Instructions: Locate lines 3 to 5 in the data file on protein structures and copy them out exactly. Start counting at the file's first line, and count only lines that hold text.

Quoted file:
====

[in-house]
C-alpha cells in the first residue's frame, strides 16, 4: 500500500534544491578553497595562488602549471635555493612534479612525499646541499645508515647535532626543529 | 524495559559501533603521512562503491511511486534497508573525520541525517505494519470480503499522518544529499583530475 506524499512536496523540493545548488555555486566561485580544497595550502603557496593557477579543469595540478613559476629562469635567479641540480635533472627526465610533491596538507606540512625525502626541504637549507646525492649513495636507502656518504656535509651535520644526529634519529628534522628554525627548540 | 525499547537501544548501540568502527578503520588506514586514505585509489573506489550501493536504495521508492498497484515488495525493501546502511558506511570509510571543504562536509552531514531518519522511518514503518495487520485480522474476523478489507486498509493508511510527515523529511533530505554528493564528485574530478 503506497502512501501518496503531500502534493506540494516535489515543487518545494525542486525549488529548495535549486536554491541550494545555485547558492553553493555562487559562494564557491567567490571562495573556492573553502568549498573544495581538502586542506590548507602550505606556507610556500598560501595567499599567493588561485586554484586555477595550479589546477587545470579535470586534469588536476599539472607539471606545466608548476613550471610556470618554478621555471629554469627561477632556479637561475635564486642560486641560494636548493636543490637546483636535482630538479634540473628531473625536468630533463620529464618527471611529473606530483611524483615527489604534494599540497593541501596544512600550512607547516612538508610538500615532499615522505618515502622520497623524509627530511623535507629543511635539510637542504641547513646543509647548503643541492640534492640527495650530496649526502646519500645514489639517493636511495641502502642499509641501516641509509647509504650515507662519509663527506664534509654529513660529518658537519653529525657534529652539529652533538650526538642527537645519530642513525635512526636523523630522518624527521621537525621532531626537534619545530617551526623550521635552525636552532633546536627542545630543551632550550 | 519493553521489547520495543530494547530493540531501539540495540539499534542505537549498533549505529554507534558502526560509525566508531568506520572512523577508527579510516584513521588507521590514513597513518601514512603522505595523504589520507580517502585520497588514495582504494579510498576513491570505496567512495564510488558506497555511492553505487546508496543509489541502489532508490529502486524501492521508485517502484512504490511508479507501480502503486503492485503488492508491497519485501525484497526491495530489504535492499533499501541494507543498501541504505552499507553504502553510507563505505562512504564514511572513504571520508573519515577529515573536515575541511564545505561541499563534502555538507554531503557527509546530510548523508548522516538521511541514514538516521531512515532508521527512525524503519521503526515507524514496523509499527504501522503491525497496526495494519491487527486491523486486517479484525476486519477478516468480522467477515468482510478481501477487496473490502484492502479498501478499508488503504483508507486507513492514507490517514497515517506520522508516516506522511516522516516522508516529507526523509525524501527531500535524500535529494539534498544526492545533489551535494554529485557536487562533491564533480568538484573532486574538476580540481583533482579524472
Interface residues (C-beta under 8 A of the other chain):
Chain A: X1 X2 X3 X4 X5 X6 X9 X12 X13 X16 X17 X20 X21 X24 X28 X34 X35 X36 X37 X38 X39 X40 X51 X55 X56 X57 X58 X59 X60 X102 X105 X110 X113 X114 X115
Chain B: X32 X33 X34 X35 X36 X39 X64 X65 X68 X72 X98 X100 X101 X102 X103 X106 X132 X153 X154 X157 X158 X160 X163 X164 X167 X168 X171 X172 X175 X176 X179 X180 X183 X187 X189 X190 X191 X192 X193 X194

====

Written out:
Interface residues (C-beta under 8 A of the other chain):
Chain A: X1 X2 X3 X4 X5 X6 X9 X12 X13 X16 X17 X20 X21 X24 X28 X34 X35 X36 X37 X38 X39 X40 X51 X55 X56 X57 X58 X59 X60 X102 X105 X110 X113 X114 X115
Chain B: X32 X33 X34 X35 X36 X39 X64 X65 X68 X72 X98 X100 X101 X102 X103 X106 X132 X153 X154 X157 X158 X160 X163 X164 X167 X168 X171 X172 X175 X176 X179 X180 X183 X187 X189 X190 X191 X192 X193 X194